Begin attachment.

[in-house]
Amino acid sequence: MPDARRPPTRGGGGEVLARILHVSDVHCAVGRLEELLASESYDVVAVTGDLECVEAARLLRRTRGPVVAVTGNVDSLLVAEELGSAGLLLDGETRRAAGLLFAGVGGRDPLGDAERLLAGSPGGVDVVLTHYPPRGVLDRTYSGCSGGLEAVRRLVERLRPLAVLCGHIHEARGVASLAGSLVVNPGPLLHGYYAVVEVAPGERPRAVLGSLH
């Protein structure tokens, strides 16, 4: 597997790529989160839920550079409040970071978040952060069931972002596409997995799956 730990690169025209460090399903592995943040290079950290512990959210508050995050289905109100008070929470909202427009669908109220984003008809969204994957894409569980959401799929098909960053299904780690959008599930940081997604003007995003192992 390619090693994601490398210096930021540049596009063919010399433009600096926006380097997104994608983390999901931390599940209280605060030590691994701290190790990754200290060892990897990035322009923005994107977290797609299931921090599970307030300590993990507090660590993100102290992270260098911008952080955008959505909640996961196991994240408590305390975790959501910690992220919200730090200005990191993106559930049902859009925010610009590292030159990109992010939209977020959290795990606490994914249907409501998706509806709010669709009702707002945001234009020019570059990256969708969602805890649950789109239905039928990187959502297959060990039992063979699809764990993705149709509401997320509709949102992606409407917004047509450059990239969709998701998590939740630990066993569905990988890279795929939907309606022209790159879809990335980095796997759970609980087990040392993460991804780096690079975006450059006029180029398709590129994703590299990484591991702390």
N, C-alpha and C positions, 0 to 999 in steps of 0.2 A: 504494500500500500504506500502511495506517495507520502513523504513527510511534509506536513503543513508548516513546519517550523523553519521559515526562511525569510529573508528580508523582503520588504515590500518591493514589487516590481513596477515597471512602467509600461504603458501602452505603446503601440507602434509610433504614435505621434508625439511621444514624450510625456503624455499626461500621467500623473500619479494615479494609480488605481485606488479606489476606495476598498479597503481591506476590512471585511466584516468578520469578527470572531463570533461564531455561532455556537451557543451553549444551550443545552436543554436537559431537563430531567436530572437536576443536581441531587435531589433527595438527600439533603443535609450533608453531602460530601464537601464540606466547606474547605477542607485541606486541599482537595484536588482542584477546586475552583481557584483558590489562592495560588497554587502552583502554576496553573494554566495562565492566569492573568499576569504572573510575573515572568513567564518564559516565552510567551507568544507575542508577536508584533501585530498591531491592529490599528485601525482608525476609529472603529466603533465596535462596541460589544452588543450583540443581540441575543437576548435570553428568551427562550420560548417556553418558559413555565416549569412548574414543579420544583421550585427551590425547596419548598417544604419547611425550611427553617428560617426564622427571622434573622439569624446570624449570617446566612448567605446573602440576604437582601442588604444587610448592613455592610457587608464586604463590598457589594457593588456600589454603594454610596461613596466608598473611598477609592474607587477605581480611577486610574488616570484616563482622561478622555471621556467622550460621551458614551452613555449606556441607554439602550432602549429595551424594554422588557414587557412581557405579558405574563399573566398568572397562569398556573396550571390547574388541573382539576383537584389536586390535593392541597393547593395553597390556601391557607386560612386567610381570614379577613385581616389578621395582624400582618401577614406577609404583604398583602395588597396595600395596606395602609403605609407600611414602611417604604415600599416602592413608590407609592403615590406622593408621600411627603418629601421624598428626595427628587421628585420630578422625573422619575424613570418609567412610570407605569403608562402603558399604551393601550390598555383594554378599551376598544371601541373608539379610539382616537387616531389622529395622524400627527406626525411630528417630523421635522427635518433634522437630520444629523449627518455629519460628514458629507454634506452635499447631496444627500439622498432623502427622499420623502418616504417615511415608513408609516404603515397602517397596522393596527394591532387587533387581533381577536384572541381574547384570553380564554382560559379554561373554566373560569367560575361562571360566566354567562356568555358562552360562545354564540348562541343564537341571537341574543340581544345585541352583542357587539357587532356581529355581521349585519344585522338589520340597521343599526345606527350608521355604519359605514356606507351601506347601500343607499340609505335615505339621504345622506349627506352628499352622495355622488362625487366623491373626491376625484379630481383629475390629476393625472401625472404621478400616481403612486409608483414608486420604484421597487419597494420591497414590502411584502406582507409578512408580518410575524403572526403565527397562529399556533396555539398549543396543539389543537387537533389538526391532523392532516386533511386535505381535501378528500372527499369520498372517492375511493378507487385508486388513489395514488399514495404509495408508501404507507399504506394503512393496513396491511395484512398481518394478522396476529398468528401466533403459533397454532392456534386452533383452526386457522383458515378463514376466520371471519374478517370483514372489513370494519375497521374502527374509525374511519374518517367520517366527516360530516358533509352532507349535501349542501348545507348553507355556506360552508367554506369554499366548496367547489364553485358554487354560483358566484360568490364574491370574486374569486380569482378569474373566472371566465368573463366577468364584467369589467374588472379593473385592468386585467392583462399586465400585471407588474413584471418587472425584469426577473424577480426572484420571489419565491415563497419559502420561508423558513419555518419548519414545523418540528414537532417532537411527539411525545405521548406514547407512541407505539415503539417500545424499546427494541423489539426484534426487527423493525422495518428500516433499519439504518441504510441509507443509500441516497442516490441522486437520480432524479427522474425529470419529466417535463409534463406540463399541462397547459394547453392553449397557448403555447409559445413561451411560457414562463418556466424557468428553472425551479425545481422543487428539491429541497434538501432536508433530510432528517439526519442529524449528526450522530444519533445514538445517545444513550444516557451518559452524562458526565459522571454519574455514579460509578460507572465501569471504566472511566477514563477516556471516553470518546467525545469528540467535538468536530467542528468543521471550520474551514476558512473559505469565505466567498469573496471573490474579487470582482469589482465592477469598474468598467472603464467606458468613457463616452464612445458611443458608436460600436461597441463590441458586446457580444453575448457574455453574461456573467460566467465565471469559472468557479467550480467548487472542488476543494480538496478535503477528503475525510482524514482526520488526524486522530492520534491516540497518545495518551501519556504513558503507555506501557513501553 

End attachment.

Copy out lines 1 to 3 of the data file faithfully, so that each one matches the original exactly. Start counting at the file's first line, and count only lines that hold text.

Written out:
[in-house]
Amino acid sequence: MPDARRPPTRGGGGEVLARILHVSDVHCAVGRLEELLASESYDVVAVTGDLECVEAARLLRRTRGPVVAVTGNVDSLLVAEELGSAGLLLDGETRRAAGLLFAGVGGRDPLGDAERLLAGSPGGVDVVLTHYPPRGVLDRTYSGCSGGLEAVRRLVERLRPLAVLCGHIHEARGVASLAGSLVVNPGPLLHGYYAVVEVAPGERPRAVLGSLH
């Protein structure tokens, strides 16, 4: 597997790529989160839920550079409040970071978040952060069931972002596409997995799956 730990690169025209460090399903592995943040290079950290512990959210508050995050289905109100008070929470909202427009669908109220984003008809969204994957894409569980959401799929098909960053299904780690959008599930940081997604003007995003192992 390619090693994601490398210096930021540049596009063919010399433009600096926006380097997104994608983390999901931390599940209280605060030590691994701290190790990754200290060892990897990035322009923005994107977290797609299931921090599970307030300590993990507090660590993100102290992270260098911008952080955008959505909640996961196991994240408590305390975790959501910690992220919200730090200005990191993106559930049902859009925010610009590292030159990109992010939209977020959290795990606490994914249907409501998706509806709010669709009702707002945001234009020019570059990256969708969602805890649950789109239905039928990187959502297959060990039992063979699809764990993705149709509401997320509709949102992606409407917004047509450059990239969709998701998590939740630990066993569905990988890279795929939907309606022209790159879809990335980095796997759970609980087990040392993460991804780096690079975006450059006029180029398709590129994703590299990484591991702390």